The kerning shortcuts can be used with the Text tool. Type the two glyphs in Edit View, then place the cursor between them and hold down the Option and Control keys to change the kerning value between the current and the left glyph with the Left Arrow and Right Arrow keys (⌃⌥⯇ and ⌃⌥⯈). Hold down Option and Command to change the kerning between the current and the right glyph (⌥⌘⯇ and ⌥⌘⯈). Hold down Shift for steps of 10.
increase kerning on left side
increase kerning on left side by 10 units
decrease kerning on left side
decrease kerning on left side by 10 units
increase kerning on right side
increase kerning on right side by 10 units
decrease kerning on right side
decrease kerning on right side by 10 units
Many glyphs with similar forms should have the same kerning values. Kerning groups capture these similarities and reduce the number of pairs that need to be set manually. Kerning then applies not just to pairs of glyphs, but to groups of pairs of glyphs. For example, B, D, E, F, H, and so on may form a left side kerning group. Also, V, W, Ẃ, Ŵ, Ẅ, and so on might share both the left and the right kerning groups. For example, if A and Ä are in the same kerning group, kerning A to V also kerns the Ä–V pair. Additionally, if V is in a group with W, A–W and Ä–W will also be kerned by the same amount. All members of a kerning group have the same kerning values unless a kerning exception is defined (see Kerning Group Exceptions).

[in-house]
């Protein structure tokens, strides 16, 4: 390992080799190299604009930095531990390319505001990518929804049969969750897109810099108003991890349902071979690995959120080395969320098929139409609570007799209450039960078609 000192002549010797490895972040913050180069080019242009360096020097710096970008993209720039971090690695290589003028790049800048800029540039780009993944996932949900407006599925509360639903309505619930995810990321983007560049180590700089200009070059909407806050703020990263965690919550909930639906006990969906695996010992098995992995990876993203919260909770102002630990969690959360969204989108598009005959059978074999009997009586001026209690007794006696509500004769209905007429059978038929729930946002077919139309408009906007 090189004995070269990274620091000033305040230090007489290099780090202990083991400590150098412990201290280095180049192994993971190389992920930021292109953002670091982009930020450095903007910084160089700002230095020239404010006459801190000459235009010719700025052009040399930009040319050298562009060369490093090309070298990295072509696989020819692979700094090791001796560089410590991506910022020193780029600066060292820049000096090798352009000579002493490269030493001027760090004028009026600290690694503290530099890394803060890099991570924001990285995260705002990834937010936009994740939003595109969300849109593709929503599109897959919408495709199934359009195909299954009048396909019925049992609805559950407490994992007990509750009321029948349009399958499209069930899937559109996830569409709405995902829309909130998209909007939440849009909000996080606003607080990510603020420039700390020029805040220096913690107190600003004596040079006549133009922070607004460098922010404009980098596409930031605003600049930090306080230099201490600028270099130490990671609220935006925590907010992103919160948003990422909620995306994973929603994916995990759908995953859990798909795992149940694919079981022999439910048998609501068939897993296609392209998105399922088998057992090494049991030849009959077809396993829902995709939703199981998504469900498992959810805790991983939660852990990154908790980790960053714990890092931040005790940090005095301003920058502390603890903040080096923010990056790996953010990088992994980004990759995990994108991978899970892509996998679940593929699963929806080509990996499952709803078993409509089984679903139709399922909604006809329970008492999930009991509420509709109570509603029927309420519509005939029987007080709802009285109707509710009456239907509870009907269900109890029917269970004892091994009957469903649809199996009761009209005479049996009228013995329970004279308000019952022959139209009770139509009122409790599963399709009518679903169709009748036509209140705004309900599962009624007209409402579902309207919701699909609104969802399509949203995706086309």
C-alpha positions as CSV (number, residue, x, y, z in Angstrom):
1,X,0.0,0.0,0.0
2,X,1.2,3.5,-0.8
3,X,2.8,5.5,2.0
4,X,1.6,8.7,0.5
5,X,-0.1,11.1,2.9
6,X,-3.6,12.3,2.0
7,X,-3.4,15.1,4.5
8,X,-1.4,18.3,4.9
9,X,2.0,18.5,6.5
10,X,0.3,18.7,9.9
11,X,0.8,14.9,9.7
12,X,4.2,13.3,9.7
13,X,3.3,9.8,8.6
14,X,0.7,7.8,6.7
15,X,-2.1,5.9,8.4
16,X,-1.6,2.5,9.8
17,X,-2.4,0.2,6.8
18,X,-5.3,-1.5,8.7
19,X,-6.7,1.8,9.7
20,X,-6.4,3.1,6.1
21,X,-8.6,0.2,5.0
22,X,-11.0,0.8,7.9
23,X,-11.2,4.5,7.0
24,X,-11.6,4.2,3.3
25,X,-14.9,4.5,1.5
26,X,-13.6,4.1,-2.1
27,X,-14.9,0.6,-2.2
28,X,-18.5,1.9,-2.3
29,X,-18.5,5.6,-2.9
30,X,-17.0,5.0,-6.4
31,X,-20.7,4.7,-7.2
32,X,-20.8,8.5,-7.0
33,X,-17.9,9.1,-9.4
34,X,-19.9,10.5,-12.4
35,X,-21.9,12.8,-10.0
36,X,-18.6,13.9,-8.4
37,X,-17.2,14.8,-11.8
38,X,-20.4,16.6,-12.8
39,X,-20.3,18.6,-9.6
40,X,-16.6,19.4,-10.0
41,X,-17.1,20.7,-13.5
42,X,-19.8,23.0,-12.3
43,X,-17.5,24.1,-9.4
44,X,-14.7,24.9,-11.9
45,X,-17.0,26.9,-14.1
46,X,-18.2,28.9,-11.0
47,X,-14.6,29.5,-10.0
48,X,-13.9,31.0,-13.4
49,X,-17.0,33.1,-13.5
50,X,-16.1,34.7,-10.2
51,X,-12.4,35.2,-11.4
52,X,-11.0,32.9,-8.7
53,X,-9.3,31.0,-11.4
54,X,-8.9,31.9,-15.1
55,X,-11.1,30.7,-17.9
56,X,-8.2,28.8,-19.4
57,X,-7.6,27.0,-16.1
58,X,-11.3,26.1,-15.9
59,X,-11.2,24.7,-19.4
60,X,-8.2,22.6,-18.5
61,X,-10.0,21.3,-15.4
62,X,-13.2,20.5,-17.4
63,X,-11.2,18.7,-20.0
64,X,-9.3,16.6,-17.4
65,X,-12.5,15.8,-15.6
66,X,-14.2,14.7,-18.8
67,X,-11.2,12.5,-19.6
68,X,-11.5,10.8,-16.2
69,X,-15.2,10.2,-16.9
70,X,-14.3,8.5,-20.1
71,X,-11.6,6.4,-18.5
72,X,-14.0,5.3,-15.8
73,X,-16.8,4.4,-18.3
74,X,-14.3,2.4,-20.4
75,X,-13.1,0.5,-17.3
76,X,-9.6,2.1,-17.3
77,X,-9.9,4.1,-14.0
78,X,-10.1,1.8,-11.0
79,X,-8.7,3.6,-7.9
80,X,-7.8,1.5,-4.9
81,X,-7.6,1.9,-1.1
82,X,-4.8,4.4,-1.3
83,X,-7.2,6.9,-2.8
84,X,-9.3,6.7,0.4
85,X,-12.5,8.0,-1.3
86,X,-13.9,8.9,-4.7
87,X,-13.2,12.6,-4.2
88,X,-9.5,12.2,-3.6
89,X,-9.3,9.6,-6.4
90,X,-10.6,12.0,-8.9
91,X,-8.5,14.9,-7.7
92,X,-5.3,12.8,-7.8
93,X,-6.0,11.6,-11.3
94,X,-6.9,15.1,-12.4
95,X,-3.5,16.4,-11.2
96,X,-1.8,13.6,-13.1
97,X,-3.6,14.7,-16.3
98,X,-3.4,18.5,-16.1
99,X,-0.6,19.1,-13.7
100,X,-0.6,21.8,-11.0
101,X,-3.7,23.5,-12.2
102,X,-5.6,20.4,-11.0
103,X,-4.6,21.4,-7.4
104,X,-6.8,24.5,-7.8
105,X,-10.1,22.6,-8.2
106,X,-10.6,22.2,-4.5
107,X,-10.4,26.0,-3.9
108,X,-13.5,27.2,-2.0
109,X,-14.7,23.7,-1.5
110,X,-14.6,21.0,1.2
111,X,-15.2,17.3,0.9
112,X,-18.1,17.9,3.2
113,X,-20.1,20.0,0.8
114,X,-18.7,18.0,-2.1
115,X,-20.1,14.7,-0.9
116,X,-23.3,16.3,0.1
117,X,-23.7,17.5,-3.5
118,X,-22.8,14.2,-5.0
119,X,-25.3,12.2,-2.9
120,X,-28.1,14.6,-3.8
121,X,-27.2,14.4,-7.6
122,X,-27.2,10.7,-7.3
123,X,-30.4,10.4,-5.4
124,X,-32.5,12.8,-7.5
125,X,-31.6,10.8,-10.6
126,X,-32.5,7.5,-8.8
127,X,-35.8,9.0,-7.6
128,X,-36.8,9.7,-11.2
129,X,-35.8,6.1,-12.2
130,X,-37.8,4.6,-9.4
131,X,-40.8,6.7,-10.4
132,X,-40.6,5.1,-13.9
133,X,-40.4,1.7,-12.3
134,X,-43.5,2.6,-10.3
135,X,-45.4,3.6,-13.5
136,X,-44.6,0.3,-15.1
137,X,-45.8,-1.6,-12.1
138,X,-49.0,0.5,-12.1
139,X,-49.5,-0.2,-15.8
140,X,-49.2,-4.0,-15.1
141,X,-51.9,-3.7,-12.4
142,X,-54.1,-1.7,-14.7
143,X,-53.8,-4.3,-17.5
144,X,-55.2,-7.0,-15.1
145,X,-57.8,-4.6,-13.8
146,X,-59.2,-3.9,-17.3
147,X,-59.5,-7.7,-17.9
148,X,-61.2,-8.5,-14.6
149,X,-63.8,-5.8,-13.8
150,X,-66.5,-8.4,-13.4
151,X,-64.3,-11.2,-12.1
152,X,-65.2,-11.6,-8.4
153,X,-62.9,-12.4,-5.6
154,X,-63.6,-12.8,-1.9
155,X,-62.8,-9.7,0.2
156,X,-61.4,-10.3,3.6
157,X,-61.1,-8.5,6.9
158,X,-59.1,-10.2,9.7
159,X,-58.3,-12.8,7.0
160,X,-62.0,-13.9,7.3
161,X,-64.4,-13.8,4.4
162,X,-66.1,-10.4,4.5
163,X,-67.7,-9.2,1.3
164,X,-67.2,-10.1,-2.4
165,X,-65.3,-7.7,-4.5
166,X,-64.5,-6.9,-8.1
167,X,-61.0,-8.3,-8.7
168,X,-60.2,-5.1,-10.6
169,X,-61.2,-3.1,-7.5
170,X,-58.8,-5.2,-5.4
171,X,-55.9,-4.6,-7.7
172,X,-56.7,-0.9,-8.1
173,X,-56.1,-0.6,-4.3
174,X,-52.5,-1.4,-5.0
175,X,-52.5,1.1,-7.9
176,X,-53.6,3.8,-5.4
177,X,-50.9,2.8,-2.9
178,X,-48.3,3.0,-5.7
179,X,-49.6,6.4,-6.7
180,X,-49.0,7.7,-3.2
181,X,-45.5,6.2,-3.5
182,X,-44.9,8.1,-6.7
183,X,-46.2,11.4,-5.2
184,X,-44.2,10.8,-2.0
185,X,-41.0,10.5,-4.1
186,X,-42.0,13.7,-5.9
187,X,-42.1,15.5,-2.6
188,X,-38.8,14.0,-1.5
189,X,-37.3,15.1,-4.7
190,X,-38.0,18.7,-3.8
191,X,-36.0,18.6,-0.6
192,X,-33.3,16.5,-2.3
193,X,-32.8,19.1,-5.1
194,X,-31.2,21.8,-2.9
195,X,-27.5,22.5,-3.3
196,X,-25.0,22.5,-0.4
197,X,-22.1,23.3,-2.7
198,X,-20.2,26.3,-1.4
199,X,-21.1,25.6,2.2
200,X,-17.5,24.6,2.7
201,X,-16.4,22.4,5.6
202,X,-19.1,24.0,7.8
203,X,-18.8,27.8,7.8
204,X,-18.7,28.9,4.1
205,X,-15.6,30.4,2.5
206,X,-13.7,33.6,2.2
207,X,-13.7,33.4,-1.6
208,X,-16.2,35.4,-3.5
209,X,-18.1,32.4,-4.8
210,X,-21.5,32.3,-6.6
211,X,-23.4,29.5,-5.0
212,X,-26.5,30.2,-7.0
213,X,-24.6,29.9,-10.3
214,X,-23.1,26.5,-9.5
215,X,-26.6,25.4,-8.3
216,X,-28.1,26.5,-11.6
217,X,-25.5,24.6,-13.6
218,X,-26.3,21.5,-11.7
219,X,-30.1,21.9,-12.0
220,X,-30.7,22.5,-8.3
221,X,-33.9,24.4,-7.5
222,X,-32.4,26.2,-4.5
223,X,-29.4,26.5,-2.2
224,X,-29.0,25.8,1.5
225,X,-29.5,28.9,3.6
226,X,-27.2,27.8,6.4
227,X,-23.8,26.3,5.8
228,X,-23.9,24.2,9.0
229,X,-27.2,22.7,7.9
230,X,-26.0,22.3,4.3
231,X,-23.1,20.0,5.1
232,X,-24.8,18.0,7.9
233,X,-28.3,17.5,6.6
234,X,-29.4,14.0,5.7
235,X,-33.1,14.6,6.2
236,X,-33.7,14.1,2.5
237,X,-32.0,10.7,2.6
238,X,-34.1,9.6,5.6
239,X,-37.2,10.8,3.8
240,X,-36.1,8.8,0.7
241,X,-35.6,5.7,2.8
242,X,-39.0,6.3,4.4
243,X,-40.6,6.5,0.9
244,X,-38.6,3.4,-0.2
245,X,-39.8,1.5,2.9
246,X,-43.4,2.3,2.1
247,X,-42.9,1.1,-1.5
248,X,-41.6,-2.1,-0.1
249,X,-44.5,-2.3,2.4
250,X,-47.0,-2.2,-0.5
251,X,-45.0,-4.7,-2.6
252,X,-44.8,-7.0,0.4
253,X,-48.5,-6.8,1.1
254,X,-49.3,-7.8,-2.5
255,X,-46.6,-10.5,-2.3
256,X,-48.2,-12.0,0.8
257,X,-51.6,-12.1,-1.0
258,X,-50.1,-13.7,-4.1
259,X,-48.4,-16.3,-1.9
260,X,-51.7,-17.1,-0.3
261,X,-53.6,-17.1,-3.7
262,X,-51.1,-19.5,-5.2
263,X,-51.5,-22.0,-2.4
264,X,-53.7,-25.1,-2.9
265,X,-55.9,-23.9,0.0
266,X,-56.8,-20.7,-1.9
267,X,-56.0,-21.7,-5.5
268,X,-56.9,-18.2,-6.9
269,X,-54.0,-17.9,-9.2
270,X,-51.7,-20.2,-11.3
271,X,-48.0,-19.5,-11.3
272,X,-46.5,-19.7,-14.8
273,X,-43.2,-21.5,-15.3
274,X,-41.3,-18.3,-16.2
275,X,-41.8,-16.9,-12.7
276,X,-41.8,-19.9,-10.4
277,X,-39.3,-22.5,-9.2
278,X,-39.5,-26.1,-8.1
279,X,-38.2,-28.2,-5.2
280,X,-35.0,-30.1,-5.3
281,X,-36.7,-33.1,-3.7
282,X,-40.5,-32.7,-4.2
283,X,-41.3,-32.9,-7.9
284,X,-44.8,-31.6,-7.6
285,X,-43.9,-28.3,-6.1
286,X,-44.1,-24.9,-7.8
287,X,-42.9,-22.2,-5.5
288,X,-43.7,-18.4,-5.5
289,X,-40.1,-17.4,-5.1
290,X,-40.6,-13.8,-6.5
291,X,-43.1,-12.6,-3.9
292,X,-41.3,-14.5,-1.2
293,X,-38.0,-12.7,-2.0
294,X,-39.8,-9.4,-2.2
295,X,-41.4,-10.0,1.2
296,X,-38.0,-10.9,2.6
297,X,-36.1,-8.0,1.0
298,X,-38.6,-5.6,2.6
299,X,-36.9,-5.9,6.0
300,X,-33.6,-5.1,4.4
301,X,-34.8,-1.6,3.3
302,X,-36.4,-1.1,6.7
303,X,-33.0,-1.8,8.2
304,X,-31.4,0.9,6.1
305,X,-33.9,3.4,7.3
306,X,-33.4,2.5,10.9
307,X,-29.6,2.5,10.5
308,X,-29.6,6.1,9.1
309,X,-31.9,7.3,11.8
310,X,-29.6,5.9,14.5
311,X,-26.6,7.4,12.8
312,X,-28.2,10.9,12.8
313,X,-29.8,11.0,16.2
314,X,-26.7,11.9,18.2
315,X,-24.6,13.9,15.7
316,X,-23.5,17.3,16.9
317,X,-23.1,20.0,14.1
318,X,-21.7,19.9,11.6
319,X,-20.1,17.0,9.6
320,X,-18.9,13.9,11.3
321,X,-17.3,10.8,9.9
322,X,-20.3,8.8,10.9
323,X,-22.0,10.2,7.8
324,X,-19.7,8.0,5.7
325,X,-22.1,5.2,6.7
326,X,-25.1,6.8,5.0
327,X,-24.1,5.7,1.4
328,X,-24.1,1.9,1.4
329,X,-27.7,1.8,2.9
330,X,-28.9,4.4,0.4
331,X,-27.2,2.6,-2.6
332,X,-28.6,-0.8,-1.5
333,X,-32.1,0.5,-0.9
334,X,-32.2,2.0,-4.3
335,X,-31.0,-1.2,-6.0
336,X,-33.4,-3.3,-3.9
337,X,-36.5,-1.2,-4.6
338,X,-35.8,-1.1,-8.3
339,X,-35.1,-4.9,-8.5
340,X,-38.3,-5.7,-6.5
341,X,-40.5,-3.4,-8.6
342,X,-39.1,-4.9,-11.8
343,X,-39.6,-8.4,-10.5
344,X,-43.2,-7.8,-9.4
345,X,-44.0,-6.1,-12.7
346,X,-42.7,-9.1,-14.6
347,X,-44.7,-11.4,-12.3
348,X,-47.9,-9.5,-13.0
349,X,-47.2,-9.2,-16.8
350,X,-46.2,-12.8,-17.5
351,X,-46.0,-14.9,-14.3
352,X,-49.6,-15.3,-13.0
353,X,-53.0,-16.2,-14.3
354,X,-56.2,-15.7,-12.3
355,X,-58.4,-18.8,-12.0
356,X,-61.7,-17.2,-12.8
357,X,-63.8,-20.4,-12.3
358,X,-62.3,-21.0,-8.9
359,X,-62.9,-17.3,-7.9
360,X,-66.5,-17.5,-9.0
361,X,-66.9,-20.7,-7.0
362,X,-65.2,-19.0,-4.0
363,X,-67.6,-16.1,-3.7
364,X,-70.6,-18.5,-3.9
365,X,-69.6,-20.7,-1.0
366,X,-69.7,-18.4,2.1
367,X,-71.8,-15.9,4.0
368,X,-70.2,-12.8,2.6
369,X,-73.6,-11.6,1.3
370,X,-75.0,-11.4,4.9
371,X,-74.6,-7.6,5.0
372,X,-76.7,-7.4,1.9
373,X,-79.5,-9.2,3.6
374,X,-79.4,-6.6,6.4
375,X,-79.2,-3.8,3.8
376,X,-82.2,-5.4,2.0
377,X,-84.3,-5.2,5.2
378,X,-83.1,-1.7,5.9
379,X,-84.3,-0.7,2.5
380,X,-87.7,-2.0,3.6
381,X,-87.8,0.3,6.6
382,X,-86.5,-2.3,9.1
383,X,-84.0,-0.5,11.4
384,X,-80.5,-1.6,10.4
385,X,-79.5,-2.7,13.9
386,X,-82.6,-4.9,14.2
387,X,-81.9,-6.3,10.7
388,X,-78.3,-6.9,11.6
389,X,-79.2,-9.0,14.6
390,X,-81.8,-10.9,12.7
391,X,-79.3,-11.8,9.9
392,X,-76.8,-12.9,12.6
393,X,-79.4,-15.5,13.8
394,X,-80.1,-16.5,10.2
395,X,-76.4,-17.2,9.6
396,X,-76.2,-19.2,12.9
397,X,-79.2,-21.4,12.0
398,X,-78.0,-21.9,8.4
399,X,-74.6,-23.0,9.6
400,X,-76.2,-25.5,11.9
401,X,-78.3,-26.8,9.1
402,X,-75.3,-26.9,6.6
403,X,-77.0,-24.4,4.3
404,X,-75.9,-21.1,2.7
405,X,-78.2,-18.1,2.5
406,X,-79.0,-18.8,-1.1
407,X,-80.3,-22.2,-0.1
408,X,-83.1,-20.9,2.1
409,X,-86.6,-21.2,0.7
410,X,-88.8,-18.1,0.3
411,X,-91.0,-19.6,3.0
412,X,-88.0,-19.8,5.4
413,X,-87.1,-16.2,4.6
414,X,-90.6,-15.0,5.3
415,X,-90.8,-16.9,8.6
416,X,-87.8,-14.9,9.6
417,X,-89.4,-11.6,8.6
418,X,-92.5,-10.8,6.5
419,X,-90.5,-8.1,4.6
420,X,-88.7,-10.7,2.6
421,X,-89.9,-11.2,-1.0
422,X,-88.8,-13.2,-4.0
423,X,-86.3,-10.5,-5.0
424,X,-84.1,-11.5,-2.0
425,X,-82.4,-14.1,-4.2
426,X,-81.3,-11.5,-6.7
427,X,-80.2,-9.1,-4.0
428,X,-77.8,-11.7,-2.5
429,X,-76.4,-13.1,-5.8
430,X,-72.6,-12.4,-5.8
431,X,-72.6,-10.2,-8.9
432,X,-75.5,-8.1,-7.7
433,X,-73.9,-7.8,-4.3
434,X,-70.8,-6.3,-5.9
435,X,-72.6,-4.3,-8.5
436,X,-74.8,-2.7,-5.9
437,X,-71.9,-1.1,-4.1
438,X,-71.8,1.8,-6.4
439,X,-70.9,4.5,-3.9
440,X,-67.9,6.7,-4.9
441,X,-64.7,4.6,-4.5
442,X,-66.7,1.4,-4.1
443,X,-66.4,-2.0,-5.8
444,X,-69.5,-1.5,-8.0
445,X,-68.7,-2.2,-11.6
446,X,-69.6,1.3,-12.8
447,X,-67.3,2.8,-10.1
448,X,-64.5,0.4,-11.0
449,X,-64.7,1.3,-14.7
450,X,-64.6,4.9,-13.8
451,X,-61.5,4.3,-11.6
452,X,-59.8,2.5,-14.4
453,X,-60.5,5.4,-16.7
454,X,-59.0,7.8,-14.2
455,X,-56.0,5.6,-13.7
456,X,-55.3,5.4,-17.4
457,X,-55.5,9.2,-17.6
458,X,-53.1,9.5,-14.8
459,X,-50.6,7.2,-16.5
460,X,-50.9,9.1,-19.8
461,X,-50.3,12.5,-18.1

A glyph can have two kerning groups: one on the left and one on the right. Glyphs written from top to bottom have a top and bottom group instead.
The name of a kerning group is written into the Group fields in the Info box (View → Show Info, Cmd-Shift-I). Edit the kerning groups of multiple glyphs in the inspector in Font View, or select multiple glyphs in Edit View. Group names can contain the letters a–z and A–Z, the digits 0–9, and an underscore (_), period (.), or hyphen (-). Rename kerning groups in the Kerning Window.
It is common to name kerning groups after a base glyph. For example, R, Ŕ, Ř, and Ŗ may all have the right kerning group R. The left kerning group might be named I or H. However, it can also be named stem or any arbitrary name.